Orientation in and through Texts (ACLA 2022, Taipeh)
Organizer: Reinhard G. Mueller
Co-Organizer: Timon Georg Boehm
Orientation in and through Texts
Organized on behalf of the Hodges Foundation for Philosophical Orientation
How do we orient ourselves to texts? And how do texts orientate us? How do texts shape the world that we orient ourselves in? Since the invention of writing, fundamental reorientations of thinking have often occurred hand in hand with innovative forms of writing: Parmenides created didactic poetry of the divine in order to teach his doctrine of true being; Plato the dialogue in order to avoid all doctrines; Aristotle the treatise in order to teach it in his own name; Augustine the auto-biographical confession in order to explore his inner being before God; Montaigne the essay in order to seek truth via unbiased self-observation; Descartes the meditation in order to justify truth based on the certainty of one’s own thinking. This process of differentiation and innovation has continued up until today, for instance, via Nietzsche’s performances of masks, James Joyce’s experimental thoughtstream, Wittgenstein’s album, and Derrida’s deconstruction. Our contemporary world has witnessed an explosion of diverse digital forms of writing that has in many regards revolutionized the ways we communicate. New forms of communication can bring about radical reorientations; and foundational reorientations often require new forms of writing to communicate them.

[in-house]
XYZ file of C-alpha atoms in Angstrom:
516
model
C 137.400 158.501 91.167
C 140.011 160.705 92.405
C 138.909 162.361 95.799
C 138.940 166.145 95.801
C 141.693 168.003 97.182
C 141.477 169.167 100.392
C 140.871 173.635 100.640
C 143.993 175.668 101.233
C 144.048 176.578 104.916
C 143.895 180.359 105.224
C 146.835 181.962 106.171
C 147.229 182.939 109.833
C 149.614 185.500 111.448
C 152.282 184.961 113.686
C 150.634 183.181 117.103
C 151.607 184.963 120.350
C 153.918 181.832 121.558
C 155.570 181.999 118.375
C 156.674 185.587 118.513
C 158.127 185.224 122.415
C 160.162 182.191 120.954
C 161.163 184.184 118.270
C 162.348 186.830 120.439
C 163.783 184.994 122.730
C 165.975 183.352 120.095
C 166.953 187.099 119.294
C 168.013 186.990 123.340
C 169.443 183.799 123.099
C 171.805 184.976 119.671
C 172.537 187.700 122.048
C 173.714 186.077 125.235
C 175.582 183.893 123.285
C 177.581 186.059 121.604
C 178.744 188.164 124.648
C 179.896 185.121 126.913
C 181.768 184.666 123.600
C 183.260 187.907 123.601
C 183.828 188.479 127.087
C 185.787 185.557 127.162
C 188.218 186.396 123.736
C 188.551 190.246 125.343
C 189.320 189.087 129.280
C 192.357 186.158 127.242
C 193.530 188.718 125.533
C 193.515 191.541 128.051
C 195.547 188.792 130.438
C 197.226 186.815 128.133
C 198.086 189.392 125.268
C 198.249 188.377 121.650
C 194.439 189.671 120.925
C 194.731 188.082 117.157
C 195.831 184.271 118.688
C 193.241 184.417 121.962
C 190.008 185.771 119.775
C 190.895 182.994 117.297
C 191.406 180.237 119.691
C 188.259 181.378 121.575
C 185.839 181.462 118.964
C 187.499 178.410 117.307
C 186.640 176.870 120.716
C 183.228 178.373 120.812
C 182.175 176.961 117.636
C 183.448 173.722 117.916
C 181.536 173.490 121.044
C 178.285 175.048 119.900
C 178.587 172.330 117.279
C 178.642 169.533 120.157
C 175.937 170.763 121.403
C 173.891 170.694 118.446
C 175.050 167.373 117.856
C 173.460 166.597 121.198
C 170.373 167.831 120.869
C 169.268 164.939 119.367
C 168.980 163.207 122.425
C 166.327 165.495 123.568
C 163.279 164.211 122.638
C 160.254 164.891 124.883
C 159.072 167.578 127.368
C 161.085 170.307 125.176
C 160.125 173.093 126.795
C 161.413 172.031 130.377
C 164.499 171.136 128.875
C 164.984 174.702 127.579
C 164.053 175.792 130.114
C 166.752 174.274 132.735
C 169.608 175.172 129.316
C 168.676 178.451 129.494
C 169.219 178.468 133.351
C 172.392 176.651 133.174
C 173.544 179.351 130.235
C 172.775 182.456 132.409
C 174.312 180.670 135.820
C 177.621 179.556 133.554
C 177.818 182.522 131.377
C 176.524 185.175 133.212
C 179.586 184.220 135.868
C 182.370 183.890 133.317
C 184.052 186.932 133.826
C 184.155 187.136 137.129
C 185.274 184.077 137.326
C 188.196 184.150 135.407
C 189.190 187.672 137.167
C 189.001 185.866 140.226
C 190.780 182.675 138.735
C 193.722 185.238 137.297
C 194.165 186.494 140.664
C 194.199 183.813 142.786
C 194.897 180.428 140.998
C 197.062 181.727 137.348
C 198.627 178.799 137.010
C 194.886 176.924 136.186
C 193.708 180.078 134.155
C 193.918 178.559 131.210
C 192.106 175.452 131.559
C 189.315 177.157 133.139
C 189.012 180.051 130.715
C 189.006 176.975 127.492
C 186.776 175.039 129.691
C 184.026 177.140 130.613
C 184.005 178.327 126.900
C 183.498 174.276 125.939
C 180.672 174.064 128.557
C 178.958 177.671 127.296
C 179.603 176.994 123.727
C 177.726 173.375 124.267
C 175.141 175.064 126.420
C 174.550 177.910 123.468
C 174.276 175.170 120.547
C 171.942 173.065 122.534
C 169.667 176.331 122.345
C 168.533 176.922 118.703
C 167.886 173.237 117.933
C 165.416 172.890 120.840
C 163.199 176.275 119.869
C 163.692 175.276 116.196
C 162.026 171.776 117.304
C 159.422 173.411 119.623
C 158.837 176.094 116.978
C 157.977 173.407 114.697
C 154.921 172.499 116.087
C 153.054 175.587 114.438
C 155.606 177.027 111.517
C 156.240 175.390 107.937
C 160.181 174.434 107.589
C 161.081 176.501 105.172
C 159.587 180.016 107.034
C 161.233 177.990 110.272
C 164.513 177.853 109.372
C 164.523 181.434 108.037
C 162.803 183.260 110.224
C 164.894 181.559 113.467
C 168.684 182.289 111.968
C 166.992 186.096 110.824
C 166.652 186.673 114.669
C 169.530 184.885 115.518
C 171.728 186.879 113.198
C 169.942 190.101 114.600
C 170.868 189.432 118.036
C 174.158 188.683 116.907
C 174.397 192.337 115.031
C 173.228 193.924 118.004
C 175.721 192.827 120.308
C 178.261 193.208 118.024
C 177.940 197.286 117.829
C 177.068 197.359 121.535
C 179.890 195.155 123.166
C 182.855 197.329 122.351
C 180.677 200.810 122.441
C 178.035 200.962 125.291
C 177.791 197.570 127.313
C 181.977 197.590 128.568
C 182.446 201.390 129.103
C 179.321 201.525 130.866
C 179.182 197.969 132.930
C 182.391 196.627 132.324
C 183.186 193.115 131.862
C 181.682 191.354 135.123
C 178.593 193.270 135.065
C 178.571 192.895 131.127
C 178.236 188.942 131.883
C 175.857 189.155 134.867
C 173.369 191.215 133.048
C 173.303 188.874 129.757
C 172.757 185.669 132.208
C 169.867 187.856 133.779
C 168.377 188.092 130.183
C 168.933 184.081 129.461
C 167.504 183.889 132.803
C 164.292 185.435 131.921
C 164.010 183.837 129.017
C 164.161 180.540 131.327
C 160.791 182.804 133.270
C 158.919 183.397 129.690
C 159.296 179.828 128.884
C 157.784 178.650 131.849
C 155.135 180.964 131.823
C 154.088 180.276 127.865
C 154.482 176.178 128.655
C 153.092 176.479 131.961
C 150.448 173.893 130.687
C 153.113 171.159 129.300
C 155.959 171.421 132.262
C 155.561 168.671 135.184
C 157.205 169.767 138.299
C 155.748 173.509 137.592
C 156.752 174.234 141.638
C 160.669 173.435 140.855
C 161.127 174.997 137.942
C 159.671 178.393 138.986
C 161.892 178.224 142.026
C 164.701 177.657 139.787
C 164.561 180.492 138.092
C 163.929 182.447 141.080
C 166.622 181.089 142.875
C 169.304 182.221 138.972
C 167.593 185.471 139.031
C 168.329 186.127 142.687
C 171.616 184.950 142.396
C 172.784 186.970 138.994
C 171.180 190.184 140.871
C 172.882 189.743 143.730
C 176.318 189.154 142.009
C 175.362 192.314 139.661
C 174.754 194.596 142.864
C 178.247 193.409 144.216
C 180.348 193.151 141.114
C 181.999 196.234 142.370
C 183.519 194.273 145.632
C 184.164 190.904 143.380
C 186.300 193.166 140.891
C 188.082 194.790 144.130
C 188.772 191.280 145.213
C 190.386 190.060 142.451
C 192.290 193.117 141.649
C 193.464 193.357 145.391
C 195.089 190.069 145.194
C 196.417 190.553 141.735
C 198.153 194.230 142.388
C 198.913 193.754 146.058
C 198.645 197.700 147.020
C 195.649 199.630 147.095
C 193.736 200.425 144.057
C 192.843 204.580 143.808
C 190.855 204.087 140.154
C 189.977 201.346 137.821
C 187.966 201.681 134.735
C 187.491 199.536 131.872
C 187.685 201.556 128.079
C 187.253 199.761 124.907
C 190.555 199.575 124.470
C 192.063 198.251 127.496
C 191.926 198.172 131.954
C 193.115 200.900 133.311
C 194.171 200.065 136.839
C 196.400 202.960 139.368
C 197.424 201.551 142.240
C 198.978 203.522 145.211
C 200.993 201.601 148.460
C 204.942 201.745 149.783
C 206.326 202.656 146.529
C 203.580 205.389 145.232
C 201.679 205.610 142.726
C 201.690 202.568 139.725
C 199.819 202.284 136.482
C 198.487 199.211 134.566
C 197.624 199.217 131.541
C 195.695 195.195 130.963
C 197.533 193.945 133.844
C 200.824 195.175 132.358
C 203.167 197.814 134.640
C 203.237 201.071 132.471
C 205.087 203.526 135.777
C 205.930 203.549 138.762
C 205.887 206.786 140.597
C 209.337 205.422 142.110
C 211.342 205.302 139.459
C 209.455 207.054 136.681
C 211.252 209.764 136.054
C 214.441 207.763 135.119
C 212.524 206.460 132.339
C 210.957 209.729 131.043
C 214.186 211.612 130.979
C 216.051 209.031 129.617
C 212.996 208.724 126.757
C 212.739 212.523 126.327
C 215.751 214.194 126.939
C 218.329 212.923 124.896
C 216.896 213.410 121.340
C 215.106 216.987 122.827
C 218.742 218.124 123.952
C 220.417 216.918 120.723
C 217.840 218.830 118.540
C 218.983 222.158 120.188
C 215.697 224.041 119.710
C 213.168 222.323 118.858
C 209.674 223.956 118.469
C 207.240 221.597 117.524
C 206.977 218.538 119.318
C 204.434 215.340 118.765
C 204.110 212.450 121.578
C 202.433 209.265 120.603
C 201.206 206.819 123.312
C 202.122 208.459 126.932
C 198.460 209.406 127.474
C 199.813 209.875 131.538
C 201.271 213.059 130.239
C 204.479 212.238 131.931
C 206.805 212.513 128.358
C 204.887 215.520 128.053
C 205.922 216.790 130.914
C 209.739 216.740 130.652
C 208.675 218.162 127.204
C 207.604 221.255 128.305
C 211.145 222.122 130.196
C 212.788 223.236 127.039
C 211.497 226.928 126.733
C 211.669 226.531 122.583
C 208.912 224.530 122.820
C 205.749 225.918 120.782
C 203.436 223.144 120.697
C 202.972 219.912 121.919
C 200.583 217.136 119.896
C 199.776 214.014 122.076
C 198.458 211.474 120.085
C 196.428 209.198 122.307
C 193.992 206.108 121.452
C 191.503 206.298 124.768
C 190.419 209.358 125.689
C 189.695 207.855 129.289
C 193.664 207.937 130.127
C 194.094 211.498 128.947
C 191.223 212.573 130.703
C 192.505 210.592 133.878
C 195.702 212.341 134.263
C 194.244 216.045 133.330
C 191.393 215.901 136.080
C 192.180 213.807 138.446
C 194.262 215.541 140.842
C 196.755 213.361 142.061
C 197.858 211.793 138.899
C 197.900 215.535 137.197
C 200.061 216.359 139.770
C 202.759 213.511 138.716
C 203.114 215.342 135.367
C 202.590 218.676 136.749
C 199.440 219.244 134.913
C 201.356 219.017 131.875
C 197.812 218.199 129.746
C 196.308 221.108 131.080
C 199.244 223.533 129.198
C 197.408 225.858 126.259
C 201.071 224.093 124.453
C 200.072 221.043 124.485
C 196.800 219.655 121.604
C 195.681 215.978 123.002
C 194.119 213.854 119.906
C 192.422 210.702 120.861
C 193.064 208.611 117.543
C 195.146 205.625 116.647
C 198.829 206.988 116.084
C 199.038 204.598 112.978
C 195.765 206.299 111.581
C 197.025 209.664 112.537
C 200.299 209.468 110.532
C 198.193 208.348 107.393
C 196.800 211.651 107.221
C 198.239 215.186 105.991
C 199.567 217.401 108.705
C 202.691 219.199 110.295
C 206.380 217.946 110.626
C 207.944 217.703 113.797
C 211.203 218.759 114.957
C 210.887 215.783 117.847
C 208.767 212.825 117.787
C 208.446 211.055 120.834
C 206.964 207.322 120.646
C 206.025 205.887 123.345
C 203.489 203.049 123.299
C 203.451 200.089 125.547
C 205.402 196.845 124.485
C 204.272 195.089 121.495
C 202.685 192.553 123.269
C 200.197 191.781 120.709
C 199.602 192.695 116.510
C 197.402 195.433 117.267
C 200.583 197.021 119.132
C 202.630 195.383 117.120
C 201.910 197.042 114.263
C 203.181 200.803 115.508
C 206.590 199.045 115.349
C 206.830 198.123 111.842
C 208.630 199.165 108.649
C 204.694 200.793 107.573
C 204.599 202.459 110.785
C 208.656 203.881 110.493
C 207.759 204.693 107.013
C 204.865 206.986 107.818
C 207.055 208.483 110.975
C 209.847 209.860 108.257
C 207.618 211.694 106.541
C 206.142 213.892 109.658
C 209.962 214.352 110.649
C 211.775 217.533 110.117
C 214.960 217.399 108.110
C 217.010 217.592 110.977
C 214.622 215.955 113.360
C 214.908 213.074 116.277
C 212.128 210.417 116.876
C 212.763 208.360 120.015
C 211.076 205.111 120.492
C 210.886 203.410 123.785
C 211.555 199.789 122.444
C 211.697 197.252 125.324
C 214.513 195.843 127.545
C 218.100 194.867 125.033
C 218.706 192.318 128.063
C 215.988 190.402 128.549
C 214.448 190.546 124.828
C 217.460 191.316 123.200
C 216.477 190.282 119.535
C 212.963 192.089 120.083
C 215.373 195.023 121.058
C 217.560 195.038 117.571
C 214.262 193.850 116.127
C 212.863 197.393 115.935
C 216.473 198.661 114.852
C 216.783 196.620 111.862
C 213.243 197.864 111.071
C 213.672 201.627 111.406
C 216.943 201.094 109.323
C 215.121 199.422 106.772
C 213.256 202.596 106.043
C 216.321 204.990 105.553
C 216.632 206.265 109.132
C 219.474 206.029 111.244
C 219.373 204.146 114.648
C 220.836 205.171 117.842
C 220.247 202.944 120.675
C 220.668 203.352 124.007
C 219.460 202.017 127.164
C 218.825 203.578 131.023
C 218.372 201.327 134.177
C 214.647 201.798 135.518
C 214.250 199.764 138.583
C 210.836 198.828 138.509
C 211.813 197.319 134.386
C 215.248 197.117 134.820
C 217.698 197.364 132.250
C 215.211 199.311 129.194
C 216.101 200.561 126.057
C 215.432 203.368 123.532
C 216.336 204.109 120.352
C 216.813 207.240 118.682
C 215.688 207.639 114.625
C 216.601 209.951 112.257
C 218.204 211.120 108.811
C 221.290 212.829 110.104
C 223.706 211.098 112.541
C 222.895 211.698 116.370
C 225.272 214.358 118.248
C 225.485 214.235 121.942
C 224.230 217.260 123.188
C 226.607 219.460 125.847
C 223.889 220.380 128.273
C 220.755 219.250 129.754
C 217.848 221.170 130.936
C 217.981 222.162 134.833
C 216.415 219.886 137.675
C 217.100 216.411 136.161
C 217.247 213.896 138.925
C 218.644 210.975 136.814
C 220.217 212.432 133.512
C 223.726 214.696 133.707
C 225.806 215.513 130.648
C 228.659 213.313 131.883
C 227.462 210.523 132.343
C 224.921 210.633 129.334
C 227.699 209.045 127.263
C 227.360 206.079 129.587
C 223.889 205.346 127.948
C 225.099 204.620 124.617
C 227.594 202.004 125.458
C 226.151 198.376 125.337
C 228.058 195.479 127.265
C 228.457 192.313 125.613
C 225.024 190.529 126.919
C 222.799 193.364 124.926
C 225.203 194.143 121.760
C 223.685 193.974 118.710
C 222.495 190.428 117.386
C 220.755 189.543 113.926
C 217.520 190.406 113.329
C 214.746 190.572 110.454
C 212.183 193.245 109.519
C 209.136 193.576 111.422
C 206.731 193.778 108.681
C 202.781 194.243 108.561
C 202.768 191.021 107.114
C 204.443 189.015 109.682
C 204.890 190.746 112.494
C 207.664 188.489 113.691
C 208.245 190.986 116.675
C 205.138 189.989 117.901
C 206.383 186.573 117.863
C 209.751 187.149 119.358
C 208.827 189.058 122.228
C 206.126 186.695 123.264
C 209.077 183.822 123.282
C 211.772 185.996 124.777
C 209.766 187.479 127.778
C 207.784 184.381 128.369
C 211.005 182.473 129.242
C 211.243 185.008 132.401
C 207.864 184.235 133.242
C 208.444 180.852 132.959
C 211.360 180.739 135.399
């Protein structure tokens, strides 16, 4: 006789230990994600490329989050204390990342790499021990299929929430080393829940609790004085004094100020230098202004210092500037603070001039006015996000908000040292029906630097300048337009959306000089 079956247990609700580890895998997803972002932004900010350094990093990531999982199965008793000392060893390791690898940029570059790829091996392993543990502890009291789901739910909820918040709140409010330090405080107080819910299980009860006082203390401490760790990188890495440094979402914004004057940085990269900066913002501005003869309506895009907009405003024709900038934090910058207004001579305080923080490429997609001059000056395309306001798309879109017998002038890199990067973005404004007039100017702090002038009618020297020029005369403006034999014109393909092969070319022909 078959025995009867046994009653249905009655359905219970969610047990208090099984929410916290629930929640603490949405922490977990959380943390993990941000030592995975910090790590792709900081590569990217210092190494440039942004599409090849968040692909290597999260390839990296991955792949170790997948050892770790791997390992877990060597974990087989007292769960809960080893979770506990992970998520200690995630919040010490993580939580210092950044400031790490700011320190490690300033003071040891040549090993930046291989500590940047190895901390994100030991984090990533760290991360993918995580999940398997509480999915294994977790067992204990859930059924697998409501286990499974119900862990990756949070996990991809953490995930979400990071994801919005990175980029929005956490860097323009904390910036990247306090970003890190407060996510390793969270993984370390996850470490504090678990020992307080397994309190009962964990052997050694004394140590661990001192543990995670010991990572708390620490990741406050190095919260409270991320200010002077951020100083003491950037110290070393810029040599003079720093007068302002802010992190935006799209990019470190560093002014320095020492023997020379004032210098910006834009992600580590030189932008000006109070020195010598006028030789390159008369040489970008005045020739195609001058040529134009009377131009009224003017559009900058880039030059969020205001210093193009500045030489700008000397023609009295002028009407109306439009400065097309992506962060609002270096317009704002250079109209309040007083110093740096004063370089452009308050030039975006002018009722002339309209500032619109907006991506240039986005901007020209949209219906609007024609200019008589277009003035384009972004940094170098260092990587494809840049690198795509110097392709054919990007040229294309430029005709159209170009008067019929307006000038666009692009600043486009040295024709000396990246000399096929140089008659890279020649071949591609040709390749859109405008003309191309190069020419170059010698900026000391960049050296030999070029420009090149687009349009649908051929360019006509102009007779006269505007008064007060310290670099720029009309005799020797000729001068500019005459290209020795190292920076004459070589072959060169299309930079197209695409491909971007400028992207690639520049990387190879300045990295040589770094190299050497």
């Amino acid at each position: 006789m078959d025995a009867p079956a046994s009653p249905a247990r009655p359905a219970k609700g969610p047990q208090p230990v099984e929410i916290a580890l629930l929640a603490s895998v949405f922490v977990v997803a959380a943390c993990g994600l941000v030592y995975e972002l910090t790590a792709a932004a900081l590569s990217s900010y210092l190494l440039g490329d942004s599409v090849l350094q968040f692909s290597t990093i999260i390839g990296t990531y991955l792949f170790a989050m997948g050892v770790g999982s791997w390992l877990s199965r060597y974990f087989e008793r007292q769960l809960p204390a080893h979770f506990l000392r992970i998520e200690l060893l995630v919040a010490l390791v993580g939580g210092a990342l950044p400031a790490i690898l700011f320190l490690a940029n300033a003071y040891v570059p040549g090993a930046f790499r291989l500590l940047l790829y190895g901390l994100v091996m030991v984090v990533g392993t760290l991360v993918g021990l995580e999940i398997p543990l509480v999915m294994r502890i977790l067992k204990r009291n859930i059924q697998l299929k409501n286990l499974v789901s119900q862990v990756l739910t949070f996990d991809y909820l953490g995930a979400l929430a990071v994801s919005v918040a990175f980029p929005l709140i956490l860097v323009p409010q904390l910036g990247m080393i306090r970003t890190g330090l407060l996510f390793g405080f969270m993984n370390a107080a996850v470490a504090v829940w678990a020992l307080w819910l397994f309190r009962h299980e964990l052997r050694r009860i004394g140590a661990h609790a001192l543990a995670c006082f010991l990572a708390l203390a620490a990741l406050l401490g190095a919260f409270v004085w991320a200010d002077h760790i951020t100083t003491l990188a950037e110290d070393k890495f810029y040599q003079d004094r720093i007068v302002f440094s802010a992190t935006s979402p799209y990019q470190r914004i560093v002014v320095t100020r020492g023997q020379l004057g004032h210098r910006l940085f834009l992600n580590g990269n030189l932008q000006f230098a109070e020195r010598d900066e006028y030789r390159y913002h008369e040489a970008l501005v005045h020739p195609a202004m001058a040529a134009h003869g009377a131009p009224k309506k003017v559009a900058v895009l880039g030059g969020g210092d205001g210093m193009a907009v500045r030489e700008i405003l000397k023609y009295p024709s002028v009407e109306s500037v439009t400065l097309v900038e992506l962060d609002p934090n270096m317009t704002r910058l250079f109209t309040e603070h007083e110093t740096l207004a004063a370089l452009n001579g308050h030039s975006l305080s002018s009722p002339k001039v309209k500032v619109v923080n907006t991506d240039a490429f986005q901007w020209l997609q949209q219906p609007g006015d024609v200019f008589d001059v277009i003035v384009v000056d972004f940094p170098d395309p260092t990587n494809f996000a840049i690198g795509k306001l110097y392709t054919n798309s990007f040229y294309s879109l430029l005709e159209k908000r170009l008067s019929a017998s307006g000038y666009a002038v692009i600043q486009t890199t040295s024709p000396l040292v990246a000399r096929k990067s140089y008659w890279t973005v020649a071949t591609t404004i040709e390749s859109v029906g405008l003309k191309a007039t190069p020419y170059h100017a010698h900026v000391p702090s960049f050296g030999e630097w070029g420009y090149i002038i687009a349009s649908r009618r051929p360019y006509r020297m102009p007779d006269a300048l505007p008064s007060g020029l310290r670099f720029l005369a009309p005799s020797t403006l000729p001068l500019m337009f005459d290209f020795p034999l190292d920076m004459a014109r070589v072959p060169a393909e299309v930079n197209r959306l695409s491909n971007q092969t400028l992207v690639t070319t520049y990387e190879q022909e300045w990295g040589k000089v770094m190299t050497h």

In this seminar, we seek to explore, via the concepts of the philosophy of orientation, how different forms of writing orient us in different ways and create different worlds of orientation. The philosophy of orientation was developed by Werner Stegmaier, at first in German in his Philosophie der Orientation (Berlin/Boston: De Gruyter, 2008) and subsequently in its abridged and updated English translation What is Orientation? A Philosophical Investigation (Berlin/Boston: De Gruyter, 2019).
We welcome all orientation-philosophical explorations of (but not limited to):
- innovations of the forms of writing across time
- the distinctions and connections between different genres of writing, such as philosophy and literature
- how different forms of writing shape different ways of thinking and orientation
- digital forms of writing
- differences of writing regarding cultures, classes, races, and ethnic groups
- the relationship between literary theories and texts